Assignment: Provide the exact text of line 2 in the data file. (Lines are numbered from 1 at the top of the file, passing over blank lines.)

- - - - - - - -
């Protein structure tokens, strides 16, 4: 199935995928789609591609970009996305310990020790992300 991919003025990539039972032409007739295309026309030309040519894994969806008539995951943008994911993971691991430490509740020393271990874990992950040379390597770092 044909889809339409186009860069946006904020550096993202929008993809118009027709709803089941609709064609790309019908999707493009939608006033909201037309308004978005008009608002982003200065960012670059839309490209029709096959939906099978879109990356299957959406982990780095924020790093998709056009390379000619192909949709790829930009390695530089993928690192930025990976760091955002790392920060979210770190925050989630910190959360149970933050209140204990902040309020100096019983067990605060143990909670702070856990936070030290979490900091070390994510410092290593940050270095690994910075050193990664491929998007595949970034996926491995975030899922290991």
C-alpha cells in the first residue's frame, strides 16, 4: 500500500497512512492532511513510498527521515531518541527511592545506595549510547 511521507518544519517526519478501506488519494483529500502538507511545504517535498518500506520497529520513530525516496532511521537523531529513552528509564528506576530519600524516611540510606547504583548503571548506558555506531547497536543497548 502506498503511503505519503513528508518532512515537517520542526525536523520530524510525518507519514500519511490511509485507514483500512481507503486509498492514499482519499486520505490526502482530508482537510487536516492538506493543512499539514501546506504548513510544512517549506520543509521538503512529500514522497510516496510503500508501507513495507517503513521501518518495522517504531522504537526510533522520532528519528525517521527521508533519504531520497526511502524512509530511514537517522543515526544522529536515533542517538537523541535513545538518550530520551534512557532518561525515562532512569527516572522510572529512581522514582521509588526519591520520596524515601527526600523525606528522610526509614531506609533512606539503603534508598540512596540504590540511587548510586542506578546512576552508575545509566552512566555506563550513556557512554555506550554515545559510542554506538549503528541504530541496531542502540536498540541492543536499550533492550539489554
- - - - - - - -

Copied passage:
C-alpha cells in the first residue's frame, strides 16, 4: 500500500497512512492532511513510498527521515531518541527511592545506595549510547 511521507518544519517526519478501506488519494483529500502538507511545504517535498518500506520497529520513530525516496532511521537523531529513552528509564528506576530519600524516611540510606547504583548503571548506558555506531547497536543497548 502506498503511503505519503513528508518532512515537517520542526525536523520530524510525518507519514500519511490511509485507514483500512481507503486509498492514499482519499486520505490526502482530508482537510487536516492538506493543512499539514501546506504548513510544512517549506520543509521538503512529500514522497510516496510503500508501507513495507517503513521501518518495522517504531522504537526510533522520532528519528525517521527521508533519504531520497526511502524512509530511514537517522543515526544522529536515533542517538537523541535513545538518550530520551534512557532518561525515562532512569527516572522510572529512581522514582521509588526519591520520596524515601527526600523525606528522610526509614531506609533512606539503603534508598540512596540504590540511587548510586542506578546512576552508575545509566552512566555506563550513556557512554555506550554515545559510542554506538549503528541504530541496531542502540536498540541492543536499550533492550539489554